Global transcriptional response of macrophage-like THP-1 cells to Shiga toxin type

Dinorah Leyva-Illades, Rama P. Cherla, Cristi L. Galindo, Ashok K. Chopra, Vernon L. Tesh

Research output: Contribution to journalArticlepeer-review

18 Scopus citations


Shiga toxins (Stxs) are bacterial cytotoxins produced by the enteric pathogens Shigella dysenteriae serotype 1 and some serotypes of Escherichia coli that cause bacillary dysentery and hemorrhagic colitis, respectively. To date, approaches to studying the capacity of Stxs to alter gene expression in intoxicated cells have been limited to individual genes. However, it is known that many of the signaling pathways activated by Stxs regulate the expression of multiple genes in mammalian cells. To expand the scope of analysis of gene expression and to better understand the underlying mechanisms for the various effects of Stxs on host cell functions, we carried out comparative microarray analyses to characterize the global transcriptional response of human macrophage-like THP-1 cells to Shiga toxin type 1 (Stx1) and lipopolysaccharides. The data were analyzed by using a rigorous combinatorial approach with three separate statistical algorithms. A total of 36 genes met the criteria of upregulated expression in response to Stx1 treatment, with 14 genes uniquely upregulated by Stx1. Microarray data were validated by real-time reverse transcriptase PCR for genes encoding early growth response 1 (Egr-1) (transcriptional regulator), cyclooxygenase 2 (COX-2; inflammation), and dual specificity phosphatase 1 (DUSP1), DUSP5, and DUSP10 (regulation of mitogen-activated protein kinase signaling). Stx1-mediated signaling through extracellular signal-regulated kinase 1/2 and Egr-1 appears to be involved in the increased expression and production of the proinflammatory mediator tumor necrosis factor alpha. Activation of COX-2 is associated with the increased production of proinflammatory and vasoactive eicosanoids. However, the capacity of Stx1 to increase the expression of genes encoding phosphatases suggests that mechanisms to dampen the macrophage proinflammatory response may be built into host response to the toxins.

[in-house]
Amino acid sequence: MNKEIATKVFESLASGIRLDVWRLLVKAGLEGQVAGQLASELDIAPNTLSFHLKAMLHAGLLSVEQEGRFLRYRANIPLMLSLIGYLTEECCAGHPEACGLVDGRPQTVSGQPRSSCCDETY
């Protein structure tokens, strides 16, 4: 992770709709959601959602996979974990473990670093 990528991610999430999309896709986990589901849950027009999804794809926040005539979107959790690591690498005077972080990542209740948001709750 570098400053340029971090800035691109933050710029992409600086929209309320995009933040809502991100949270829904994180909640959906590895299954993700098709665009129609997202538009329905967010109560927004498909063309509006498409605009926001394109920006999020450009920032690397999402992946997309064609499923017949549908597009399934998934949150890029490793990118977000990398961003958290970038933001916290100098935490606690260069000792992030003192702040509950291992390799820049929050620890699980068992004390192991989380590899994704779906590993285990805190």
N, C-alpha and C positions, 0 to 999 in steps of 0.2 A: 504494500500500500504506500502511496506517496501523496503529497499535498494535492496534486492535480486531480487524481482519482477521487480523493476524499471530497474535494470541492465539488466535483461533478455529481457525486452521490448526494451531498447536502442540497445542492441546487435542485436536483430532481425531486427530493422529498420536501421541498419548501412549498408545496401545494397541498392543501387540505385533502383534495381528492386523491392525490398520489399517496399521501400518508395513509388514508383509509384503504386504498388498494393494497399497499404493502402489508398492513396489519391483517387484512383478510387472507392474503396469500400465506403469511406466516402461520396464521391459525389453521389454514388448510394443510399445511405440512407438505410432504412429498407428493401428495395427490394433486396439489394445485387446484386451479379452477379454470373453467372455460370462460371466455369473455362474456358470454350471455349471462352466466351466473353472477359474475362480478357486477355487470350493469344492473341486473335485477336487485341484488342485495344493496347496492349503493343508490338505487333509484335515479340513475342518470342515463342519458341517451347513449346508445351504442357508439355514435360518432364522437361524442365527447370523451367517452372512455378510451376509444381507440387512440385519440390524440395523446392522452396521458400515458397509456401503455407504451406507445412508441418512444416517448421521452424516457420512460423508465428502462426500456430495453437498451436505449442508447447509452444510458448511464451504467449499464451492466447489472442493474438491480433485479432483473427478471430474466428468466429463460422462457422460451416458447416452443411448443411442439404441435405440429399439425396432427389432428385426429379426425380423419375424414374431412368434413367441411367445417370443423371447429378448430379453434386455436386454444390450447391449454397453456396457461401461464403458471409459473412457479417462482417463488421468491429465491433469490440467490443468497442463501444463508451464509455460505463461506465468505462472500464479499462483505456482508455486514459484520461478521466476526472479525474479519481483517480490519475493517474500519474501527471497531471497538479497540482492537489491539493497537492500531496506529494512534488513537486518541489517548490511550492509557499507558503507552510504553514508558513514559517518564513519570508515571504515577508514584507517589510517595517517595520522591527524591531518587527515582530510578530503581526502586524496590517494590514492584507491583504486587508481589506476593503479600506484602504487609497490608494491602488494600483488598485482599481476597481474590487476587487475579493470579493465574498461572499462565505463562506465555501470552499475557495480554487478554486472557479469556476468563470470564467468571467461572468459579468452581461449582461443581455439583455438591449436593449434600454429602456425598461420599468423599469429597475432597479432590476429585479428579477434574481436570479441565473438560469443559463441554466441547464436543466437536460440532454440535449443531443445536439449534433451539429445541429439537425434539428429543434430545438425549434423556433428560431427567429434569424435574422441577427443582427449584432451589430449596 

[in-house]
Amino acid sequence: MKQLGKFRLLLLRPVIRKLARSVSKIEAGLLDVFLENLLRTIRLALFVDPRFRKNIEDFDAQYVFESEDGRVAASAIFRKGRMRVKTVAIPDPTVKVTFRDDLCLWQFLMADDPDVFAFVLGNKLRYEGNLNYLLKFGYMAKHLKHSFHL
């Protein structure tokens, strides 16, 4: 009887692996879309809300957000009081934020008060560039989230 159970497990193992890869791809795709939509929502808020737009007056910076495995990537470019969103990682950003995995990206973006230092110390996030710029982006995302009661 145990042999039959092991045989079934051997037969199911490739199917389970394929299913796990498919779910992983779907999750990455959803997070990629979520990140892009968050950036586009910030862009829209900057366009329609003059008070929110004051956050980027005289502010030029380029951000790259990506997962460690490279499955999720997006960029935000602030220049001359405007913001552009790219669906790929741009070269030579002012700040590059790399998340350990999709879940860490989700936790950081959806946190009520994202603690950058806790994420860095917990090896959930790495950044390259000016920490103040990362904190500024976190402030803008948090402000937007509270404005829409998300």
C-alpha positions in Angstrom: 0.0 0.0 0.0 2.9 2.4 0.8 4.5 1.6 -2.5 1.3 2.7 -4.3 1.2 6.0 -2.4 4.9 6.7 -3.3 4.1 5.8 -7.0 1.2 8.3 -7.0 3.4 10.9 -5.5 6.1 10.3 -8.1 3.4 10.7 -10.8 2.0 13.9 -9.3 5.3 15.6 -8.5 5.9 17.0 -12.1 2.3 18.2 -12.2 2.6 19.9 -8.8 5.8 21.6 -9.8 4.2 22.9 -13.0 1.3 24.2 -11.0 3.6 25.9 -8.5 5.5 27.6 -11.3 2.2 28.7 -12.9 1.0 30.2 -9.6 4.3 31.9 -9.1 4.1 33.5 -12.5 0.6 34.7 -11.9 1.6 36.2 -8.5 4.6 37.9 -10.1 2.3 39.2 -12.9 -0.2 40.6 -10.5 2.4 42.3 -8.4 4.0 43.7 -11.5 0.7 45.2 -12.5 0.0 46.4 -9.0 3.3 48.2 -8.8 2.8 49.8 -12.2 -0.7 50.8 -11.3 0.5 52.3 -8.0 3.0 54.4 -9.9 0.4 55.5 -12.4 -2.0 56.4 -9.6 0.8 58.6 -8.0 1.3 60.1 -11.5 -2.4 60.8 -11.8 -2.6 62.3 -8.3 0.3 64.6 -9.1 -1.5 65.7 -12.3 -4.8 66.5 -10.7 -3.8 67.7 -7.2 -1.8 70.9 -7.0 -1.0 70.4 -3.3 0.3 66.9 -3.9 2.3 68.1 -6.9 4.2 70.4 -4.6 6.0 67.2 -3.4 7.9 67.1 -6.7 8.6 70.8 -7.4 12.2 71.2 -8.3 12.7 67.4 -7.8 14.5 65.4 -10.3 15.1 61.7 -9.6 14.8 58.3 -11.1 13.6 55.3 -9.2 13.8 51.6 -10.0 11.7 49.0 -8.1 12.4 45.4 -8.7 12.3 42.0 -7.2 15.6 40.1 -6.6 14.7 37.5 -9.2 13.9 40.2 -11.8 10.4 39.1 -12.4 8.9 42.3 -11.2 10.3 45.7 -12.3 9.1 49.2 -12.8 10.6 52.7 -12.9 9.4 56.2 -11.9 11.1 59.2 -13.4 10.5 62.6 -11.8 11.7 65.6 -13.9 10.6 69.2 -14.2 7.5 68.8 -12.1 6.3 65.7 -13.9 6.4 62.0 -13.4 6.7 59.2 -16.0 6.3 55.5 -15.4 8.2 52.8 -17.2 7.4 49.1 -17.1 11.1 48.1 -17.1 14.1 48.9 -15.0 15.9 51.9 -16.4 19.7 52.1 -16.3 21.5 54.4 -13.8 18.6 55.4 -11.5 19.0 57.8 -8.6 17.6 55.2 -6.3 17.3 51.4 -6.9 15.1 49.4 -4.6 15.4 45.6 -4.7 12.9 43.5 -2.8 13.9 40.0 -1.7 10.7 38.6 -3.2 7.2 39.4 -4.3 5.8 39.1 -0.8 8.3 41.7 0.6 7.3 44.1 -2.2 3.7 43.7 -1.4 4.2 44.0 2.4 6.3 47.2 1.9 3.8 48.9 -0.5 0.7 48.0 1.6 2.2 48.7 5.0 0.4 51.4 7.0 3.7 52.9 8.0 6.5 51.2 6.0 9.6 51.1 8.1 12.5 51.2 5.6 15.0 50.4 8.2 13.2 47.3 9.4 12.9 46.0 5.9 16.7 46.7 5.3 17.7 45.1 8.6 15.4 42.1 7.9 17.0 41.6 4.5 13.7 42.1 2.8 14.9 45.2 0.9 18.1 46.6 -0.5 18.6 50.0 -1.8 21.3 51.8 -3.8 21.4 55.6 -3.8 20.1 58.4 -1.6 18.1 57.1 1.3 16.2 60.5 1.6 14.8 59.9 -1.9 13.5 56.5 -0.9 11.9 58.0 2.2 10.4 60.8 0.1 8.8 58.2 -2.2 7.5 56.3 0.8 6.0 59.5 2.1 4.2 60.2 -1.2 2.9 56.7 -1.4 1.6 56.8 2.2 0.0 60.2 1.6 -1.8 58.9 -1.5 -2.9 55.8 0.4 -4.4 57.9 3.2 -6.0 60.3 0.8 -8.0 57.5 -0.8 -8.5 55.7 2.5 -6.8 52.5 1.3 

Original languageEnglish (US)
Pages (from-to)2454-2465
Number of pages12
JournalInfection and immunity
Issue number6
StatePublished - Jun 2010
Externally publishedYes

ASJC Scopus subject areas

  • Parasitology
  • Microbiology
  • Immunology
  • Infectious Diseases


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